(August 2017) – When they were first approved in the summer of 2015, two new “intragastric balloon” devices for weight loss – the Orbera and ReShape – received widespread news coverage. Intragastric balloons are weight-loss systems intended to treat obesity by taking up space in a patient’s stomach. In 2015, the U.S Food & Drug
Administration approved the ReShape Integrated Dual Balloon System, which uses 2 balloons, and Apollo’s Orbera Intragastric Balloon System, which uses one balloon. About 220,000 people worldwide have gastric balloons implanted. International sales reached $120 million in 2015.
Both devices involve placing one (Orbera), or two (ReShape) gastric balloons in the stomach through the mouth. When in place, the balloons are filled with saline so they expand and take up space in the stomach. For instance, in a trial involving 255 patients, individuals receiving the Orbrera device “lost an average of 21.8 pounds (10.2% of their body weight) after the device had been in place for six months,” according to the FDA.
Fast forward to this summer and the news shifts from excitement to concern, with reports that at least 5 people have died while using the balloon systems; four while using the Orbera system and one using ReShape:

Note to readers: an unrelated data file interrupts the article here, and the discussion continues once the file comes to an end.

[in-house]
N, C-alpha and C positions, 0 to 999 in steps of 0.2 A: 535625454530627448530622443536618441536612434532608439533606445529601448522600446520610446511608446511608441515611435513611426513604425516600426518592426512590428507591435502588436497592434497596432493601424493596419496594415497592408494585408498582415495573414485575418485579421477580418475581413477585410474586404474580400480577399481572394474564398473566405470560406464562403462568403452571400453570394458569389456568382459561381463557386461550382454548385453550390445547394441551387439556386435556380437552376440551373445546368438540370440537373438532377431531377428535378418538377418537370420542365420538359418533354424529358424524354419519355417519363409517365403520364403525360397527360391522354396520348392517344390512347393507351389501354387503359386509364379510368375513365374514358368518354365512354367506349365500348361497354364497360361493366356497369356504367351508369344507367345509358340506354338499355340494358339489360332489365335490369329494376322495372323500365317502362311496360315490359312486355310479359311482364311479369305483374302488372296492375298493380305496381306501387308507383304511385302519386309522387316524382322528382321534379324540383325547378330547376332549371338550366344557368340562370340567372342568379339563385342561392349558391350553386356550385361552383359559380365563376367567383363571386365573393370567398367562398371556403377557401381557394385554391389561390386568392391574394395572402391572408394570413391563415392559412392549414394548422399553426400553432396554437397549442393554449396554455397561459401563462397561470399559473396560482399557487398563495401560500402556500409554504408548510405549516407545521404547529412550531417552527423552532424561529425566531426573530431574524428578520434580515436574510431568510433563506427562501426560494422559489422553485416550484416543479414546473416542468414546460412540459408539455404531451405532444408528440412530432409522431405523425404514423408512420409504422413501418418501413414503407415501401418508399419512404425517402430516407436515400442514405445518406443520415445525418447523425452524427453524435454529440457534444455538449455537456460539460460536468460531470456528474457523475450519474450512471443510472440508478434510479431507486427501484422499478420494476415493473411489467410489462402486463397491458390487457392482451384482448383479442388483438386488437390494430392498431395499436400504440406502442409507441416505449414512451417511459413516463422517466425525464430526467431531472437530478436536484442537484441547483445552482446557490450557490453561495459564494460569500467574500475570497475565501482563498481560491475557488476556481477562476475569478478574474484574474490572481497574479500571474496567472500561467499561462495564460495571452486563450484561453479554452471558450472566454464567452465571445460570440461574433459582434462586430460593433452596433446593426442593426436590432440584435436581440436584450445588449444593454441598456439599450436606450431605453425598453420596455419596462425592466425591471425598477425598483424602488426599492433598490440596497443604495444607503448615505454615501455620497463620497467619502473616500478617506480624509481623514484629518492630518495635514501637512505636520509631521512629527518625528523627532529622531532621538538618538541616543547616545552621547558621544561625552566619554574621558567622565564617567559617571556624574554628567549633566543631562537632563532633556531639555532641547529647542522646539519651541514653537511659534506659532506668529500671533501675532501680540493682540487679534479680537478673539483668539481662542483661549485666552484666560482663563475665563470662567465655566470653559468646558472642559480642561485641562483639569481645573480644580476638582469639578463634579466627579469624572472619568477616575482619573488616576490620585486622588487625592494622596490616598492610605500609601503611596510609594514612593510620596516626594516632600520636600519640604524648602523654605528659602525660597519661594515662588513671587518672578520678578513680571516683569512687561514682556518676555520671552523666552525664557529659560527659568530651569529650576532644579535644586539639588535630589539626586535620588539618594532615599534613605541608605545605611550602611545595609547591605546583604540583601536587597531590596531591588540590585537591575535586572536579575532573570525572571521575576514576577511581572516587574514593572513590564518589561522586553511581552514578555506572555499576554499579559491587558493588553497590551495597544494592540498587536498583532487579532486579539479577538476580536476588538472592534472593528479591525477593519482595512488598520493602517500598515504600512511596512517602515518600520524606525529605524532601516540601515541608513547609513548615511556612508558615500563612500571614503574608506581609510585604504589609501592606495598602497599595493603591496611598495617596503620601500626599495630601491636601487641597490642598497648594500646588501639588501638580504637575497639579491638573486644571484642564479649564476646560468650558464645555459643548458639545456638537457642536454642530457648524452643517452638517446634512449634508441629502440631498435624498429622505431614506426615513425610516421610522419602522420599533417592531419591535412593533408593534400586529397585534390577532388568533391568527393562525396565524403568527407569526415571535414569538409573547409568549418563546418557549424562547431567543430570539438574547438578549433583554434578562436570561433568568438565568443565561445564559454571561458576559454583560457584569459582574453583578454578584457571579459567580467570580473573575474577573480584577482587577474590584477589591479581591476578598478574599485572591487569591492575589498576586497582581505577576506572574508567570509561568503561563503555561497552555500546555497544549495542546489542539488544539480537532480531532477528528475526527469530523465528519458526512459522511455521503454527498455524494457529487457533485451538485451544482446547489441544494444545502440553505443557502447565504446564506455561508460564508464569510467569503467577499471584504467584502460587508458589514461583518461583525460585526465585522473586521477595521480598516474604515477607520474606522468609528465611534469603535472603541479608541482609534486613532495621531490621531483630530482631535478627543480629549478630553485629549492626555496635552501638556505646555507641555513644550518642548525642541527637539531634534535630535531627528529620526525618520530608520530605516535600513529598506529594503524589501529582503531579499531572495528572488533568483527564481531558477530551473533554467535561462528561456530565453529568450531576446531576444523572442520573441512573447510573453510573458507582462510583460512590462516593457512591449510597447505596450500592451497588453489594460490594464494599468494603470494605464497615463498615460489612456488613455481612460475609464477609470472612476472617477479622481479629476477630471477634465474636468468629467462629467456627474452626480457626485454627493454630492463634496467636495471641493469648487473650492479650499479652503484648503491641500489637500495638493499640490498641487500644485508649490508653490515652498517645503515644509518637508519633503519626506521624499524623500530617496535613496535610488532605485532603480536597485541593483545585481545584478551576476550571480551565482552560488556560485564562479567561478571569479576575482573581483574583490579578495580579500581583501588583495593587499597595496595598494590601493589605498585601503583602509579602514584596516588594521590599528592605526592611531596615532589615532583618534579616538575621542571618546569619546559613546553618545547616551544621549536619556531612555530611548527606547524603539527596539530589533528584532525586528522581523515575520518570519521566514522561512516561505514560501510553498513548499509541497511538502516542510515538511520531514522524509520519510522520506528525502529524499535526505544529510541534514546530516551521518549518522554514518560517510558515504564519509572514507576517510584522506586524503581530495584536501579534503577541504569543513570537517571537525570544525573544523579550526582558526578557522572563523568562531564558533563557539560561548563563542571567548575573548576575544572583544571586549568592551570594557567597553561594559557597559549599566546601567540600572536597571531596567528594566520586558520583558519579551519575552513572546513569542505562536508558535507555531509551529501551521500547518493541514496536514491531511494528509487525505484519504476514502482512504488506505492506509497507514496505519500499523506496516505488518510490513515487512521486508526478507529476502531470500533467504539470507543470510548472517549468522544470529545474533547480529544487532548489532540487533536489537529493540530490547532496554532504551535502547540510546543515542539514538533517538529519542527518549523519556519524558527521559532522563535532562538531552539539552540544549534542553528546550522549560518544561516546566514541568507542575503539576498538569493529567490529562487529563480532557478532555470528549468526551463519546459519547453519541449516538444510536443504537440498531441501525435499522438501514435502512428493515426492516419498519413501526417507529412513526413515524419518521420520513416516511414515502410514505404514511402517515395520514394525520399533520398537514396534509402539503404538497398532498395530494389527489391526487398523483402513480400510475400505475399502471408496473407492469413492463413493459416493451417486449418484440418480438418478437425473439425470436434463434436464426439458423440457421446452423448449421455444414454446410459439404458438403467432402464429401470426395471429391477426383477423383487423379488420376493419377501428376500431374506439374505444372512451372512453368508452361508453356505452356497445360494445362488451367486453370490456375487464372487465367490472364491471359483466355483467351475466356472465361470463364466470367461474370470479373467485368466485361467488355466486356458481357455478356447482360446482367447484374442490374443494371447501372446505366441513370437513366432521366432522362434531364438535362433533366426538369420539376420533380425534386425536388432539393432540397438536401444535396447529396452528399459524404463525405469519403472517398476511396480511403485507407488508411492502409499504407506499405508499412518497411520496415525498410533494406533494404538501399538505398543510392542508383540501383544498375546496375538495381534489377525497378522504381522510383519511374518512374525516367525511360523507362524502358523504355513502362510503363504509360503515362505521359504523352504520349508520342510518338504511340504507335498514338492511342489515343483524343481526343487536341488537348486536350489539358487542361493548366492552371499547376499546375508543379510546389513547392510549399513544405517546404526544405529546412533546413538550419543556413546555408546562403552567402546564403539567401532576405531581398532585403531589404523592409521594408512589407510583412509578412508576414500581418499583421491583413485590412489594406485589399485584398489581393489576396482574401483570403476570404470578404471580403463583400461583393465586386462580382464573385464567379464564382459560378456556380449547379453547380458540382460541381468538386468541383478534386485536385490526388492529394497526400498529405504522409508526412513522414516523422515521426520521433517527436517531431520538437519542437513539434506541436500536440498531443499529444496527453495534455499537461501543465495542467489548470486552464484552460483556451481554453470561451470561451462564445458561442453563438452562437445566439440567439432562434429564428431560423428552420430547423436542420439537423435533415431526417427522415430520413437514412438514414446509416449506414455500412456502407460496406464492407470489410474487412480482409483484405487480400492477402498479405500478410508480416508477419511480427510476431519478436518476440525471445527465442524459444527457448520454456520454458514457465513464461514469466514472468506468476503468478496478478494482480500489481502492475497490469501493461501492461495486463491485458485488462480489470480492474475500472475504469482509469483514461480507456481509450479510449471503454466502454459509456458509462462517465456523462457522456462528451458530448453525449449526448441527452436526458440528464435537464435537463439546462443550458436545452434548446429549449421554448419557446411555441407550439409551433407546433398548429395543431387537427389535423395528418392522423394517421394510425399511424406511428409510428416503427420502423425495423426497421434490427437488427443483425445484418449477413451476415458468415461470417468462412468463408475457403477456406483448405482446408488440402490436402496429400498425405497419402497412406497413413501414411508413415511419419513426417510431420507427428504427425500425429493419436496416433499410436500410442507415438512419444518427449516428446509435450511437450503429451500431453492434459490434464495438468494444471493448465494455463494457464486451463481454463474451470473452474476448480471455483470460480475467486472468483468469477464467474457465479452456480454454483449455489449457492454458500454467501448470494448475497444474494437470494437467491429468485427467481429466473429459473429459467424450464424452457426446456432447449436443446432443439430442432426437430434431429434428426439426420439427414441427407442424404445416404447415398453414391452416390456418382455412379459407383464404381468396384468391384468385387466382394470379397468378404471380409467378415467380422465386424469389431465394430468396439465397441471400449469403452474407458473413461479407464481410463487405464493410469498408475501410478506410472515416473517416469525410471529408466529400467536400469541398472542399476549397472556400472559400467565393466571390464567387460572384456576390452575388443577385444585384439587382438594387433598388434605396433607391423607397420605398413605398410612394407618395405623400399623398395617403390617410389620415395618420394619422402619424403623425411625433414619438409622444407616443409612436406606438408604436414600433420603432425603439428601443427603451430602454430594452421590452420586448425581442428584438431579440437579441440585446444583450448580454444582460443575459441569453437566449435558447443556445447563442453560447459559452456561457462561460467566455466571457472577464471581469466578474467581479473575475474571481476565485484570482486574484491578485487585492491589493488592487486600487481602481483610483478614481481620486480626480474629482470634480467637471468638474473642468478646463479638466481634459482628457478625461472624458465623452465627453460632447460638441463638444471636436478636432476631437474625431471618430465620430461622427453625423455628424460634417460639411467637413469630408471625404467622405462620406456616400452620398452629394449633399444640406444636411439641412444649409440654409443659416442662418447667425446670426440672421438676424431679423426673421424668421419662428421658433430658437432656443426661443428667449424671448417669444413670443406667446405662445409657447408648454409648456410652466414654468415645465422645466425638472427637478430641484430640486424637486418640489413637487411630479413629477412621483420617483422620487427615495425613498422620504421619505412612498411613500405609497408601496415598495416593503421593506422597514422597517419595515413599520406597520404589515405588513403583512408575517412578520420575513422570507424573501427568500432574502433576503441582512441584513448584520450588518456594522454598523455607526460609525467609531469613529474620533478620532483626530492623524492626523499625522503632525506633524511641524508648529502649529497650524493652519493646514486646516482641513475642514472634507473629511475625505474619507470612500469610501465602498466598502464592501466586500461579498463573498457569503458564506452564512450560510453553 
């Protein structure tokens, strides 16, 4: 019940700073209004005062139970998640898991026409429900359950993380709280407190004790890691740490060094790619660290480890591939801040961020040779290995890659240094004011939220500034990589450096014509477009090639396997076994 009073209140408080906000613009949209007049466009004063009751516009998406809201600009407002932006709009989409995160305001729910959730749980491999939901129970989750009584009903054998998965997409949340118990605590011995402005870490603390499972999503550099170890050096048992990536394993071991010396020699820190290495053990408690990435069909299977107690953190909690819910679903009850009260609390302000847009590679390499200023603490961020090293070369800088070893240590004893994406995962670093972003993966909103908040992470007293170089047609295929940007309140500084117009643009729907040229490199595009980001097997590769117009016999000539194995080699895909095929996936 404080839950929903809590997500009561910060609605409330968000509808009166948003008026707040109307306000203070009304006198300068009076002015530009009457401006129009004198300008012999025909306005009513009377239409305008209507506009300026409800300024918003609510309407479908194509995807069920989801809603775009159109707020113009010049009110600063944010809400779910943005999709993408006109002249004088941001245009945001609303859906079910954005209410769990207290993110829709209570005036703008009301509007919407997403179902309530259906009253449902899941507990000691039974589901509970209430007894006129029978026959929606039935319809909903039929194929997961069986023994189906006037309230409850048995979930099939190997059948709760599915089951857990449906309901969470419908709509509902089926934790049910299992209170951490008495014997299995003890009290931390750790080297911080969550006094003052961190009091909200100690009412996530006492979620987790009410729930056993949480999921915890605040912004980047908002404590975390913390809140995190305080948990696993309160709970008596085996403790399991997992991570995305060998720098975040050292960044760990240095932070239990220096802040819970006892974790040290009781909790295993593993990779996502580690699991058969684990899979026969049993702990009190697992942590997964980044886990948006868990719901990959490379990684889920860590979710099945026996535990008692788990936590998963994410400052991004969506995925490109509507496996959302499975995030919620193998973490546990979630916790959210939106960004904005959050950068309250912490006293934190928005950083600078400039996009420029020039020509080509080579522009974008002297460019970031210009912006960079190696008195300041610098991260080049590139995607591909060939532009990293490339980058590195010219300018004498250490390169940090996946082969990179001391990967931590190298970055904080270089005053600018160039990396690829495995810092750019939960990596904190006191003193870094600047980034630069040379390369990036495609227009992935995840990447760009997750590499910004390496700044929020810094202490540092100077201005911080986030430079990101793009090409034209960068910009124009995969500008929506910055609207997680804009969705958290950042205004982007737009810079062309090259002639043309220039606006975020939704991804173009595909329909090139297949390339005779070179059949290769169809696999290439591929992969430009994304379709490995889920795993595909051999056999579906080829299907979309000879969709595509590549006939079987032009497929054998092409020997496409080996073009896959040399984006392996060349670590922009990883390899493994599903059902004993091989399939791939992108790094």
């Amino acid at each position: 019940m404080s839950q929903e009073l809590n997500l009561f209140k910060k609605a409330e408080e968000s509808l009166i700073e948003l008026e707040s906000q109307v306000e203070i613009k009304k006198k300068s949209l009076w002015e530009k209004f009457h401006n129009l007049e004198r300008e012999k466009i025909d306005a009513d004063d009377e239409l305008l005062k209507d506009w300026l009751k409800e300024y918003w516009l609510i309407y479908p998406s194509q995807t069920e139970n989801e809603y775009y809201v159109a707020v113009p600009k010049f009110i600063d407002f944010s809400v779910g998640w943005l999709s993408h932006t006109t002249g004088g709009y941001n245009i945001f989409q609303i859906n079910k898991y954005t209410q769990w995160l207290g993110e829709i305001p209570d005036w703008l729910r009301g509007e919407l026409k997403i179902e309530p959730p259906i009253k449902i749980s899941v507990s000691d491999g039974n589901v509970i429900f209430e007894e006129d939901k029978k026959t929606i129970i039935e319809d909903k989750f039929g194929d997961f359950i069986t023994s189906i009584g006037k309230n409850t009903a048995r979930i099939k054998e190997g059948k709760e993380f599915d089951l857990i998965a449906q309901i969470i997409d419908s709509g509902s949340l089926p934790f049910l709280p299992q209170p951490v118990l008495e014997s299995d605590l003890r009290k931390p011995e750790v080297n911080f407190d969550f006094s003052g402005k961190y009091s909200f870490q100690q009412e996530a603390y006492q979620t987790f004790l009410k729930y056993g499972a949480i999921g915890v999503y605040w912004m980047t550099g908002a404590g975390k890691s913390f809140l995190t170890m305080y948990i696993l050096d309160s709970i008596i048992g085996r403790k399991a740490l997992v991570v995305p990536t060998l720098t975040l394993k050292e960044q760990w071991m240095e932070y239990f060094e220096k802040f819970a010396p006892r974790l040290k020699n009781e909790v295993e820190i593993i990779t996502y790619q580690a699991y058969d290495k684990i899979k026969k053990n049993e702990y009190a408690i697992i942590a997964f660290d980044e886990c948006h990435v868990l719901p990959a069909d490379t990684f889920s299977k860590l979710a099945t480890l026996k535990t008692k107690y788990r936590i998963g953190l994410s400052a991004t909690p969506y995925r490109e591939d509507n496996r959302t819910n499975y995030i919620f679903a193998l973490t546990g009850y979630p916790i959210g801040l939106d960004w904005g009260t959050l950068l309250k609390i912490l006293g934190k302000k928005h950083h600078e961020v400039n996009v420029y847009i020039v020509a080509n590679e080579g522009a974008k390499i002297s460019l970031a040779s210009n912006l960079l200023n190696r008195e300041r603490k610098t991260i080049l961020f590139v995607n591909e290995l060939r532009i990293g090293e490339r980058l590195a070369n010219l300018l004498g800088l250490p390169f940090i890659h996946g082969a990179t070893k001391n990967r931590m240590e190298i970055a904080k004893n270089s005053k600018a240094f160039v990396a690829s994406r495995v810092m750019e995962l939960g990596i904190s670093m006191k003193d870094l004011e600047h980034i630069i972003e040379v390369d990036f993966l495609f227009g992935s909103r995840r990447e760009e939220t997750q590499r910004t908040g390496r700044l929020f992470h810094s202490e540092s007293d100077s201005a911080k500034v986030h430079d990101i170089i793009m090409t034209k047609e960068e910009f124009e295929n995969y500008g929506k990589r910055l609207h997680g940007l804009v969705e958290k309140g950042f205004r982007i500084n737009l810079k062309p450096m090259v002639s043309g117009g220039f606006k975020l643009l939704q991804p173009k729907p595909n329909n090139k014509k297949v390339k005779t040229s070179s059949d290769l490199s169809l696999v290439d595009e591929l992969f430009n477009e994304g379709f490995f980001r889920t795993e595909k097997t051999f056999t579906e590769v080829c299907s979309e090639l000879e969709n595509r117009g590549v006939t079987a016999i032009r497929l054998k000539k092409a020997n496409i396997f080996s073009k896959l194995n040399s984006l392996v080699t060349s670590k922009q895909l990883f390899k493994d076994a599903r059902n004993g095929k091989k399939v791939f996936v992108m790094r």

- CNN: 5 deaths reported while using weight loss balloon treatment, FDA says
- NBC News: Five Die While Using Obesity Devices, FDA Says
- LA Times: FDA investigating deaths of patients who had gastric balloon procedure for obesity
- Washington Post: 5 dead after FDA-approved obesity treatment that places silicone balloon in stomach, agency says
All five deaths occurred within a month of balloon placement, and FDA has been unable to definitively link the deaths to the devices or insertion procedures. The FDA is also investigating two additional cases of individuals who died after their Orbera or ReShape stomach balloon perforated their esophagus or stomach.
Two known problems with the gastric balloons are pancreatitis and”spontaneos hyperinflation” (over-filliing of the gastric balloon).
- Spontaneous Hyperinflation: The FDA said “several dozen” people were injured when their gastric balloons filled up with too much fluid as soon as 9 days after implantation. The reports mostly involved Obera, but also ReShape.
- Acute Pancreatitis: Four people were hospitalized and several more were diagnosed with pancreatitis as soon as 3 days after implantation of Orbera or ReShape — possibly because balloons compressed the pancreas or other organs.
We are currently investigating potential claims related to use of these medical products. If you or someone you know was injured by an Orbera or ReShape intragastric balloon, contact us online or call us at 1-866-252-3535.